A biographical panel was created by the Milwaukee LGBT History Project about Loree Cook-Daniels, and was featured in a display first appearing at PrideFest 2011. The text from that display is as follows:
As a civil rights activist, Loree Cook-Daniels is engaged with several issues, including aging, public policy, and LGBT rights. In her early twenties Loree helped organize the historic 1979 National March on Washington for Lesbian and Gay Rights. The march was the first of its kind, drawing approximately 100,000 people who demanded equal civil rights for gays and lesbians. It was also one of the first times that Loree was exposed to transgender identity and issues. During the planning stages, organizers debated whether to include trans people in the march’s platform and name, and eventually decided against doing so.
In 1983 Loree began a seventeen-year relationship with Marcelle Daniels. During the first nine years of their relationship, they confronted and overcame many challenges as an interracial lesbian couple, and Loree rose to prominence as a lesbian-feminist activist. When Marcelle expressed his desire to transition to male, Loree struggled to understand his new identity and its ramifications on her own. However, she knew that she wasn’t willing to have him sacrifice his identity in order to be with her. When Marcelle began physically transitioning, Loree began her own transition – from lesbian-feminist activist to trans activist.
Following Marcelle’s transition, Loree was excluded by the lesbian community and marginalized by the female-to-male (FTM) community, which consigned her to the role of supporting her man. This did not sit well with Loree. She took the FTM community to task for its failure to support significant others, families, friends, and allies, waging what came to be known as the SOFFA Wars. In the late 1990s Loree and Marcelle worked with like-minded FTM community members like michael munson to organize the inclusive True Spirit conferences. Loree moved to Milwaukee in 2000, where she and munson began co-facilitating FORGE, a national education, advocacy, and support organization for FTMs and SOFFAs. As Loree explains, “We structured Milwaukee’s transgender community differently on purpose. We wanted a place where the community was all of us and where we weren’t divided so strongly by identity.” In 2007, FORGE sponsored the first national FTM/ SOFFA conference to be held in the Midwest. In 2009 it also became the first trans organization to receive a federal grant. Says Loree, “I’ve really worked hard to try to move people into places of more caring and respectfulness and humanity.”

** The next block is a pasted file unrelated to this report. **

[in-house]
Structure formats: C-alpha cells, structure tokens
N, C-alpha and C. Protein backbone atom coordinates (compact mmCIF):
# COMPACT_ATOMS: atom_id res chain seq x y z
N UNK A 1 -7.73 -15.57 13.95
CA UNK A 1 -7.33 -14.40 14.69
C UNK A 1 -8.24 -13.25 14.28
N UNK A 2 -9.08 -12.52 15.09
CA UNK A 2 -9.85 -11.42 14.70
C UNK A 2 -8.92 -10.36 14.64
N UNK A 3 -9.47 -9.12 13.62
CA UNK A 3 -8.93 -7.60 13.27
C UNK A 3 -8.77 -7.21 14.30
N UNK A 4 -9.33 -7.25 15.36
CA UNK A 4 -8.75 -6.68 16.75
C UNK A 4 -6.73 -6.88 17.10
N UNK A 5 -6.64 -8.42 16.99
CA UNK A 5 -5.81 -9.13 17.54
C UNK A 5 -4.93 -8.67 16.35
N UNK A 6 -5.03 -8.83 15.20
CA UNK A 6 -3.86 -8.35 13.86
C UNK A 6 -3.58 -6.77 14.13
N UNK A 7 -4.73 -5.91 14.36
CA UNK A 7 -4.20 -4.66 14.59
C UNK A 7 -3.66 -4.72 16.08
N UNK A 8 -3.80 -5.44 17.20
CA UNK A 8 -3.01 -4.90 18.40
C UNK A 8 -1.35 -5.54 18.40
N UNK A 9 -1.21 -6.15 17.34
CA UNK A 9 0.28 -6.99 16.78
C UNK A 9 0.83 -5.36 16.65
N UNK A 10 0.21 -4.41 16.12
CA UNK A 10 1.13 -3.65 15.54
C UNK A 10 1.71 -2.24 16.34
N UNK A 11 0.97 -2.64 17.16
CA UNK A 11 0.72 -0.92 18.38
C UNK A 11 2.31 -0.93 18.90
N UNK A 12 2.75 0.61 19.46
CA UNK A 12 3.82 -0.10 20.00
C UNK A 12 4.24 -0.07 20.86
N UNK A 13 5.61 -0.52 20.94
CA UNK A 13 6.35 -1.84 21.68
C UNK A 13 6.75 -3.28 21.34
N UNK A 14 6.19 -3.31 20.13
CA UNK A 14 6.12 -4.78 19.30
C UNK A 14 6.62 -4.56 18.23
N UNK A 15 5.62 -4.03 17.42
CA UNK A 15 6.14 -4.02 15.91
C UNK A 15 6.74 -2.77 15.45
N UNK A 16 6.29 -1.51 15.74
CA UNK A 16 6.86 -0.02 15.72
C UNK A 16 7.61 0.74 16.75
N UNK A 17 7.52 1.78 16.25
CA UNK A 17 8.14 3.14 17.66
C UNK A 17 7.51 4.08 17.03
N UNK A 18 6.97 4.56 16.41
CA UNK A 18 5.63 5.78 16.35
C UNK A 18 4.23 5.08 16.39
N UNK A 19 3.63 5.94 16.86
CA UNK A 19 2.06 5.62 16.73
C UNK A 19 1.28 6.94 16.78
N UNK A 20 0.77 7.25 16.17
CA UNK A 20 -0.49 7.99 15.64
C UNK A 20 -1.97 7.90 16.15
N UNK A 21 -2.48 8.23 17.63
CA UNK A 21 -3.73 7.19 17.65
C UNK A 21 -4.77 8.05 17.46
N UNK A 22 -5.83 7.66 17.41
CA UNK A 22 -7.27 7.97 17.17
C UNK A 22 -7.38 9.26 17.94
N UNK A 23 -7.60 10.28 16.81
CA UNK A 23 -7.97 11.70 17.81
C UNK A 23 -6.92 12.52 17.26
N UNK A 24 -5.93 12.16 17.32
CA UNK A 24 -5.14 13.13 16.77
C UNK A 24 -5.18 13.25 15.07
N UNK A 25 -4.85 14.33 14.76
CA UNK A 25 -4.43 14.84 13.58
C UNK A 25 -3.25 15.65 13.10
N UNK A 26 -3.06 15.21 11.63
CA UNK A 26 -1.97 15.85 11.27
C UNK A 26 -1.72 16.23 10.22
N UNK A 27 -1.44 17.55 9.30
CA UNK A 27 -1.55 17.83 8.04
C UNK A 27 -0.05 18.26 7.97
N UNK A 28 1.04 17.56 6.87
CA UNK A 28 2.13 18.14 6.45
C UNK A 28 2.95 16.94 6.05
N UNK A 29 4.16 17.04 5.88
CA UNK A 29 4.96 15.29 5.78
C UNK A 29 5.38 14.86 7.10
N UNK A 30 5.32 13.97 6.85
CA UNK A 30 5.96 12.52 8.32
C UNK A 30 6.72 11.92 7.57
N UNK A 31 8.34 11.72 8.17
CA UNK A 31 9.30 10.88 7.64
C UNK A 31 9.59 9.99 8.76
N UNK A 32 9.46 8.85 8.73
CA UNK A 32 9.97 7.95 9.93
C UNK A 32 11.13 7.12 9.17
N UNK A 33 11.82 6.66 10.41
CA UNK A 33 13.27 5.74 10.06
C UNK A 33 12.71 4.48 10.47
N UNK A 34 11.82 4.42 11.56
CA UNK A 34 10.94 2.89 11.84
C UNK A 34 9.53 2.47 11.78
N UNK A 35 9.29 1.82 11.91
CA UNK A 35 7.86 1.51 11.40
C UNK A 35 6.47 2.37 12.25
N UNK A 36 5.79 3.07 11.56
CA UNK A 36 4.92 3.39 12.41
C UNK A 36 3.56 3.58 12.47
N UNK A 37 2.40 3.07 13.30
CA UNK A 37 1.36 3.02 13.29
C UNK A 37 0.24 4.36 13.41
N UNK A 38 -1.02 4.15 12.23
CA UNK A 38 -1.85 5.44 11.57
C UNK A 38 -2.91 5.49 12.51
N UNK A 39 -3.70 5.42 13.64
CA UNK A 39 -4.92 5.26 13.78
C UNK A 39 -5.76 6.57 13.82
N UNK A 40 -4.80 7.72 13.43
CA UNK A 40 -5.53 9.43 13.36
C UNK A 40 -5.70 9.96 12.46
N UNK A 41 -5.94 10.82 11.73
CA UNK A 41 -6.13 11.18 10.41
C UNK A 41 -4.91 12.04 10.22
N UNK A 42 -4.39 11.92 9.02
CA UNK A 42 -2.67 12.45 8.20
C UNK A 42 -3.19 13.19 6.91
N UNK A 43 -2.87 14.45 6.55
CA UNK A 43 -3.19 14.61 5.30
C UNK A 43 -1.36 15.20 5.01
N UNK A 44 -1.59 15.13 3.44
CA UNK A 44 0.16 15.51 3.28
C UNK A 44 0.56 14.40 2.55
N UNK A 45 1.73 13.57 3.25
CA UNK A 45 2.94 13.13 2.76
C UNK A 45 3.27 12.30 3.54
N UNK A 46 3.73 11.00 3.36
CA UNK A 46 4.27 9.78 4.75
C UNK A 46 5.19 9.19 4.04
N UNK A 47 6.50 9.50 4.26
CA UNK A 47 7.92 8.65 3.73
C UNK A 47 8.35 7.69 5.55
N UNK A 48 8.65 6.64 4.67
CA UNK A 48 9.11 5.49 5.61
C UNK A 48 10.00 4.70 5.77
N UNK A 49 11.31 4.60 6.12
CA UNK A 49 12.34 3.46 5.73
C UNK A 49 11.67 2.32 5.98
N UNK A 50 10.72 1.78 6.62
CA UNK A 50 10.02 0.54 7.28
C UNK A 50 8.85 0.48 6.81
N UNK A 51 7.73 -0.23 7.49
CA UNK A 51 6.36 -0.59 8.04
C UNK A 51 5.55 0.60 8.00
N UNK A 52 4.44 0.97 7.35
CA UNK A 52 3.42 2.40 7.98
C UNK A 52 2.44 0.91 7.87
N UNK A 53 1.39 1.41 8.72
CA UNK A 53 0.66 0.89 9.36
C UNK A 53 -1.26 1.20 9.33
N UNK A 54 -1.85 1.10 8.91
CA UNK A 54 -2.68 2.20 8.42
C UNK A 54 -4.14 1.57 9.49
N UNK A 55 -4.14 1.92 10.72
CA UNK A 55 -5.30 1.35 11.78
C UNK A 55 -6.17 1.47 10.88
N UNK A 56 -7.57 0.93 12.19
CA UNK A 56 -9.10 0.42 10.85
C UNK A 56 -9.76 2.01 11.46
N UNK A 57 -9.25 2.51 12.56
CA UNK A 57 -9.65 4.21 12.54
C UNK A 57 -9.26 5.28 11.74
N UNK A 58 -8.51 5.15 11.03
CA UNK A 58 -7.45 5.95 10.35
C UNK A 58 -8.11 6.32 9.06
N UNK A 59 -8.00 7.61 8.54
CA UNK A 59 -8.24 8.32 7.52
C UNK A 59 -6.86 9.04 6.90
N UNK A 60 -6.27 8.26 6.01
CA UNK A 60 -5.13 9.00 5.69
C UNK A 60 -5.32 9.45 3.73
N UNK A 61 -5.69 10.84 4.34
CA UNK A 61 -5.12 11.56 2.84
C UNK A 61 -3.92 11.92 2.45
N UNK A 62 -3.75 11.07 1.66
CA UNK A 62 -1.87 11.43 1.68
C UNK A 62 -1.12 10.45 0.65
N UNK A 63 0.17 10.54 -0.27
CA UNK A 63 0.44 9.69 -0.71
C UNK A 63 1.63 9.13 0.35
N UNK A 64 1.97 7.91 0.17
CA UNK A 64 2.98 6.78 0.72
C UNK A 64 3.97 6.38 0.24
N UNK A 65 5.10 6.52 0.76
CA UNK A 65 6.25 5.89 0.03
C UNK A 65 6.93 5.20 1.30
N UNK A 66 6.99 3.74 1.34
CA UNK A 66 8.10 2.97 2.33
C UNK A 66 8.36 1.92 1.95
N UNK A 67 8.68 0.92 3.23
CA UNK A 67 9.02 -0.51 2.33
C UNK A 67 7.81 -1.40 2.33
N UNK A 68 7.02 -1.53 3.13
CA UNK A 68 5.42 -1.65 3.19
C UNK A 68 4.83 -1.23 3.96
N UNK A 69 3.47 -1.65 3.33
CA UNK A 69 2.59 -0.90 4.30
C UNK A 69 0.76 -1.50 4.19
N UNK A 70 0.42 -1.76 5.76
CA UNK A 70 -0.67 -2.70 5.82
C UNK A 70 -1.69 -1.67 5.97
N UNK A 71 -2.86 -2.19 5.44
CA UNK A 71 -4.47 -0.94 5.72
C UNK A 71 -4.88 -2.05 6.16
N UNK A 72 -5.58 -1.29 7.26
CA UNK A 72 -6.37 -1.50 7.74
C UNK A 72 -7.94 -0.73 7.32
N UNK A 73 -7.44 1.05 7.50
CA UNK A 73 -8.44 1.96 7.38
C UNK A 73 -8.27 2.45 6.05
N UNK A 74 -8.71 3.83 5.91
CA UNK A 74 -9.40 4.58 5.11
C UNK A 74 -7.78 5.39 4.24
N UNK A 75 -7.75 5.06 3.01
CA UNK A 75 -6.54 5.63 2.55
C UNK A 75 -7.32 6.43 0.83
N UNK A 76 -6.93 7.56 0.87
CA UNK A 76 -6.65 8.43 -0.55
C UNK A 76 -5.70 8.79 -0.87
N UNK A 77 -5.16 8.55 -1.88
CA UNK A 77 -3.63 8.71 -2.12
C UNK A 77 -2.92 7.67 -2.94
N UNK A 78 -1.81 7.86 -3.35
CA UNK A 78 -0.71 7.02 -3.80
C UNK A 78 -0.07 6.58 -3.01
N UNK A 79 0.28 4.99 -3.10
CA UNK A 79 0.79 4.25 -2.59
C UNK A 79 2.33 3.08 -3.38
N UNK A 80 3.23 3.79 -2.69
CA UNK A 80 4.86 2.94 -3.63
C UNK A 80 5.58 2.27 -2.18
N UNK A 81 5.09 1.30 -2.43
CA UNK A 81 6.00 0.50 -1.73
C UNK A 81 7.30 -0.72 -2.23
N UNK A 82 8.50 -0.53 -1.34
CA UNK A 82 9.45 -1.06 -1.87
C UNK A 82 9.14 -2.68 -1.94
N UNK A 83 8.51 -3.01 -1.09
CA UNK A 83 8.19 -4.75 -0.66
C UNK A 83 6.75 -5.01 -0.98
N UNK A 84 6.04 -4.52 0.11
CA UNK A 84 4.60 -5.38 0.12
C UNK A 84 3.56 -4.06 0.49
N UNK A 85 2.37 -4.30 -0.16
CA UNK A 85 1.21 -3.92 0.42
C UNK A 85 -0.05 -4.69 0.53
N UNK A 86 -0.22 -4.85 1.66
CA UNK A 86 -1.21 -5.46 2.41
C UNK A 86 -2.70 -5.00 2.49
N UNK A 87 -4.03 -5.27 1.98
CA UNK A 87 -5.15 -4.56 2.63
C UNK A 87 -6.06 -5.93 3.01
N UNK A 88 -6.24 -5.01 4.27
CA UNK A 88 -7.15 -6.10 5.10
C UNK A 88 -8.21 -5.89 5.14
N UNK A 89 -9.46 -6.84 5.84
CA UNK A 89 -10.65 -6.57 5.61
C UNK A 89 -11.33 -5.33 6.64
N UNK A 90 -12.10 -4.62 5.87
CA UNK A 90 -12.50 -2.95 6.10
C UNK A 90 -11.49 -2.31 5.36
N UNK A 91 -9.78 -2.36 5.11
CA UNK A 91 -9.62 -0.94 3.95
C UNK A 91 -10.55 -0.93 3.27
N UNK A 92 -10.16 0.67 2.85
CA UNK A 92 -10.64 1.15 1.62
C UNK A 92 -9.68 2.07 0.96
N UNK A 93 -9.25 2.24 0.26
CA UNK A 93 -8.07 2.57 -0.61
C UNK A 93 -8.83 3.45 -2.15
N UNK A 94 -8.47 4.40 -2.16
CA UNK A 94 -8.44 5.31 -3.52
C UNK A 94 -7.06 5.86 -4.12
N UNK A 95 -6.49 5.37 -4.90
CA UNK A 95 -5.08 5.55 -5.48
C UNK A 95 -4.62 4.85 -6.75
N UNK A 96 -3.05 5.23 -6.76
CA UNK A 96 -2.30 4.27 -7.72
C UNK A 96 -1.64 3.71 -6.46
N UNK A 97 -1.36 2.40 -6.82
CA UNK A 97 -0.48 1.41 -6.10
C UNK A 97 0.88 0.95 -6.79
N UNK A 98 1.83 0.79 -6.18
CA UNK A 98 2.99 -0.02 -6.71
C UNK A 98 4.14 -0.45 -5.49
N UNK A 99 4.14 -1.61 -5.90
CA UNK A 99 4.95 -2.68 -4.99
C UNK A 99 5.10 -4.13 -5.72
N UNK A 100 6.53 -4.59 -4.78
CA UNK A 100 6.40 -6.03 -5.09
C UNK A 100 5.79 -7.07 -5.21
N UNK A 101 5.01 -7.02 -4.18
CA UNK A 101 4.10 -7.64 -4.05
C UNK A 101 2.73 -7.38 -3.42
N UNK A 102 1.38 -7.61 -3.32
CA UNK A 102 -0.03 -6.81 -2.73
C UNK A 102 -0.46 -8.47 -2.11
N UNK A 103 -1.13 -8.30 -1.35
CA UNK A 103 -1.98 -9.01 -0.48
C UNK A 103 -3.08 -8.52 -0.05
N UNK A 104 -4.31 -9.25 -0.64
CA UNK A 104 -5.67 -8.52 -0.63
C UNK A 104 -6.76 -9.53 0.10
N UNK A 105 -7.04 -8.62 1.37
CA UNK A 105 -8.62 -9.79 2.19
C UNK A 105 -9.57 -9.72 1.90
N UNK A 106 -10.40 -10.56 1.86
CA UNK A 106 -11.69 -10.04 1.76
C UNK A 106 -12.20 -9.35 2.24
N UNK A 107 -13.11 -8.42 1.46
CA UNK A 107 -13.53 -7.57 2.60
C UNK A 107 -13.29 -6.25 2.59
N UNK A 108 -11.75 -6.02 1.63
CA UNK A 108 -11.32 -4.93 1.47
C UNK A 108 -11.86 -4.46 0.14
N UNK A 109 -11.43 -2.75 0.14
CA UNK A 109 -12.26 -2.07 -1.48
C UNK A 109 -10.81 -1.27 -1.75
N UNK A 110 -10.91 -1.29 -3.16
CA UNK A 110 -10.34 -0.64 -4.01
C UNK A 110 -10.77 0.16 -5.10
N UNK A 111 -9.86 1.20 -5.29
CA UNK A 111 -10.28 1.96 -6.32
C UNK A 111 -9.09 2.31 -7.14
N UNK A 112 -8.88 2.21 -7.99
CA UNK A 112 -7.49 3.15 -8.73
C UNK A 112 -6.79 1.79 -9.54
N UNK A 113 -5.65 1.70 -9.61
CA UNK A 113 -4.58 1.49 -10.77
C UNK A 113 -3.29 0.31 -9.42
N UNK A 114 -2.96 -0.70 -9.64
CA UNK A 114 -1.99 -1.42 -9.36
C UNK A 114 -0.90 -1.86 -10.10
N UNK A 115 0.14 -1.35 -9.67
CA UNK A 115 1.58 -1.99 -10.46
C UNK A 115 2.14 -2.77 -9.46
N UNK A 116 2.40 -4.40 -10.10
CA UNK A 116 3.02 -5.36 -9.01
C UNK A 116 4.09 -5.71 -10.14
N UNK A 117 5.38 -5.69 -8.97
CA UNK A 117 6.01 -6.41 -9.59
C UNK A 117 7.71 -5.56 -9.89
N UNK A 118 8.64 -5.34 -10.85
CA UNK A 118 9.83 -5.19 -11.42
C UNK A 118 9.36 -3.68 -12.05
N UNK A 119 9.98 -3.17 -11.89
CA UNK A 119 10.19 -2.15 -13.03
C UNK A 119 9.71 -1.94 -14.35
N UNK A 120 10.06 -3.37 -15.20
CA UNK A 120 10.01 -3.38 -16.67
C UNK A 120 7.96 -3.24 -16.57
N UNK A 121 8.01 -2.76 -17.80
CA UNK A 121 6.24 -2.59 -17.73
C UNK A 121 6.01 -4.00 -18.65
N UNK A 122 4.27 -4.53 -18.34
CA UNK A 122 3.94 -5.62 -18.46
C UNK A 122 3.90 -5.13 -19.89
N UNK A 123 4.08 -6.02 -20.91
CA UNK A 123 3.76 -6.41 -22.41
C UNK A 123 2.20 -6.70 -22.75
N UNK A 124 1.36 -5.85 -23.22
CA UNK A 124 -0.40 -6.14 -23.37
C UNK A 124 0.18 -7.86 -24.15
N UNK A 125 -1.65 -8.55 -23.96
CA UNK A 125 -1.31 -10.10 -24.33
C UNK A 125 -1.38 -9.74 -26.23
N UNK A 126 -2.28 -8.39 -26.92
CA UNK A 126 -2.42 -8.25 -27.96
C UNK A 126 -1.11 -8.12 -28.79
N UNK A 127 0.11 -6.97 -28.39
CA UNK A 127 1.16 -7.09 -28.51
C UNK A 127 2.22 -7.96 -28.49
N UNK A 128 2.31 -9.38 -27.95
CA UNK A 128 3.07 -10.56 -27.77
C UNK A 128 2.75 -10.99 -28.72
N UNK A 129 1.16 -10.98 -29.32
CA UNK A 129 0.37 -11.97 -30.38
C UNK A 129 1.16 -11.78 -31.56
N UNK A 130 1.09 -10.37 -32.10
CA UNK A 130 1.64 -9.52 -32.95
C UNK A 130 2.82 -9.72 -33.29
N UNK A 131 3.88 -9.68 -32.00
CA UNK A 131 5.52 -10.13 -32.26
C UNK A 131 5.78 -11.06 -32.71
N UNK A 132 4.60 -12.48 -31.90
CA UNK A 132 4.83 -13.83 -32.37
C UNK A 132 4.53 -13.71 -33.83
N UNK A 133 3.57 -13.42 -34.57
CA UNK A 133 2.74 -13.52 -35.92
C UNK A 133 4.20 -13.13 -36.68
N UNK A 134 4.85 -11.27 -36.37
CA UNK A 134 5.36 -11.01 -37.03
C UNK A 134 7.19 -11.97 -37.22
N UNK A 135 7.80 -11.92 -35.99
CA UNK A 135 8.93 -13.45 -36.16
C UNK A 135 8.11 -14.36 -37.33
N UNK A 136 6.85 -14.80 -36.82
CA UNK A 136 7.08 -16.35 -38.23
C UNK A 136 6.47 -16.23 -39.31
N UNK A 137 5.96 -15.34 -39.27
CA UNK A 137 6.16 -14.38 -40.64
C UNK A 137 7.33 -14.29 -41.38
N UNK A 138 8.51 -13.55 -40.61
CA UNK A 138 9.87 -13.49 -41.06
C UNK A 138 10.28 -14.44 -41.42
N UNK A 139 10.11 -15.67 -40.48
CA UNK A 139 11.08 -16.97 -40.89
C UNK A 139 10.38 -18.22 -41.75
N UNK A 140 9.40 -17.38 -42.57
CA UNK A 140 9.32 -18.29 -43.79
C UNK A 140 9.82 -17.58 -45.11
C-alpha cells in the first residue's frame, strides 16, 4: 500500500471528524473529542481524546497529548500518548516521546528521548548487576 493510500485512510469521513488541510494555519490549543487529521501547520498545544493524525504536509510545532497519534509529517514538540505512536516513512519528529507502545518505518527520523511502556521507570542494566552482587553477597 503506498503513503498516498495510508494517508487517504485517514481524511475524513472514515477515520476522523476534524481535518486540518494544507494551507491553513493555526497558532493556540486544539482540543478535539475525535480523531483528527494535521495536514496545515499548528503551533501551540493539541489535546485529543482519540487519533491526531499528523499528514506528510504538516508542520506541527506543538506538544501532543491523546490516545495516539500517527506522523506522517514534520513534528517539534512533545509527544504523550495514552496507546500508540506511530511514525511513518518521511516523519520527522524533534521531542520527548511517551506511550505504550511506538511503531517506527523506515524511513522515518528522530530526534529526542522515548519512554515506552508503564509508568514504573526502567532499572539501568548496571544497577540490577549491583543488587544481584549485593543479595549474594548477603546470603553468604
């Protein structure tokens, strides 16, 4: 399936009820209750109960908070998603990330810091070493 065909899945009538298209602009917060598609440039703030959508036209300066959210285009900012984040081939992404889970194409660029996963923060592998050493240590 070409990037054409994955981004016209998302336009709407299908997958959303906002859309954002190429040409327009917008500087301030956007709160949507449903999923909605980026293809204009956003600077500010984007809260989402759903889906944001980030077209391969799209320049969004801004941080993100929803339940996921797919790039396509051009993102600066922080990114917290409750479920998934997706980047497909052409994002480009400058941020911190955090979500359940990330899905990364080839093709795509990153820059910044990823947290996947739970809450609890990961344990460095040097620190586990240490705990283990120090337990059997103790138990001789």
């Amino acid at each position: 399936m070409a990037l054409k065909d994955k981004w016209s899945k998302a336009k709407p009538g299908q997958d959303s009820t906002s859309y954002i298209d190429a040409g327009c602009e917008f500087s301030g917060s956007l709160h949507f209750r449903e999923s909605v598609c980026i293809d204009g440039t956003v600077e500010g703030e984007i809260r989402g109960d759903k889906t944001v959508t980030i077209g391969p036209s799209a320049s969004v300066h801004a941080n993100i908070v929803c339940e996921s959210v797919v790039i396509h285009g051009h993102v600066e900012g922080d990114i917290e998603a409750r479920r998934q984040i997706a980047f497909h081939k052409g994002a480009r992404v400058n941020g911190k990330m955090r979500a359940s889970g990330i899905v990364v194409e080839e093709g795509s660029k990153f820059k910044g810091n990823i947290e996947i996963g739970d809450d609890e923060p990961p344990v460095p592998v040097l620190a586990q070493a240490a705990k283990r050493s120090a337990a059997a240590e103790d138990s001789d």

Credits: Bulk of research by Michael Doylen;
website concept and design by Don Schwamb.
Last updated: May-2012.
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